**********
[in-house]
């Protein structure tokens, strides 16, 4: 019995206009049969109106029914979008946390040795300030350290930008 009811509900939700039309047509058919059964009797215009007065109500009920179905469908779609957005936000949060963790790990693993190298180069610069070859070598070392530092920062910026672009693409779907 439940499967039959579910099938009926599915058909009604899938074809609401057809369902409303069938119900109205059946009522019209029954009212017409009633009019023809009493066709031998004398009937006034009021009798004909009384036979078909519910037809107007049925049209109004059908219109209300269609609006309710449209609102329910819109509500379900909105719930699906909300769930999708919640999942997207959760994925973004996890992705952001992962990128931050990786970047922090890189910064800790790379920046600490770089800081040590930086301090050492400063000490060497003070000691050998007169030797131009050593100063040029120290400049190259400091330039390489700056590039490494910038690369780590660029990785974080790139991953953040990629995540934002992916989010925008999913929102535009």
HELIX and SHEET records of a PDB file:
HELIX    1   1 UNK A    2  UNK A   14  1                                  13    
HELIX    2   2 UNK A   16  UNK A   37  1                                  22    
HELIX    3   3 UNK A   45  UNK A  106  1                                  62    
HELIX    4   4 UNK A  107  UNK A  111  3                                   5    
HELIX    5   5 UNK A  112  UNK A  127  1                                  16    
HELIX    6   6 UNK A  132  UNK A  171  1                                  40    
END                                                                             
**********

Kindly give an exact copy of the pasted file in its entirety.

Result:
[in-house]
């Protein structure tokens, strides 16, 4: 019995206009049969109106029914979008946390040795300030350290930008 009811509900939700039309047509058919059964009797215009007065109500009920179905469908779609957005936000949060963790790990693993190298180069610069070859070598070392530092920062910026672009693409779907 439940499967039959579910099938009926599915058909009604899938074809609401057809369902409303069938119900109205059946009522019209029954009212017409009633009019023809009493066709031998004398009937006034009021009798004909009384036979078909519910037809107007049925049209109004059908219109209300269609609006309710449209609102329910819109509500379900909105719930699906909300769930999708919640999942997207959760994925973004996890992705952001992962990128931050990786970047922090890189910064800790790379920046600490770089800081040590930086301090050492400063000490060497003070000691050998007169030797131009050593100063040029120290400049190259400091330039390489700056590039490494910038690369780590660029990785974080790139991953953040990629995540934002992916989010925008999913929102535009």
HELIX and SHEET records of a PDB file:
HELIX    1   1 UNK A    2  UNK A   14  1                                  13    
HELIX    2   2 UNK A   16  UNK A   37  1                                  22    
HELIX    3   3 UNK A   45  UNK A  106  1                                  62    
HELIX    4   4 UNK A  107  UNK A  111  3                                   5    
HELIX    5   5 UNK A  112  UNK A  127  1                                  16    
HELIX    6   6 UNK A  132  UNK A  171  1                                  40    
END                                                                             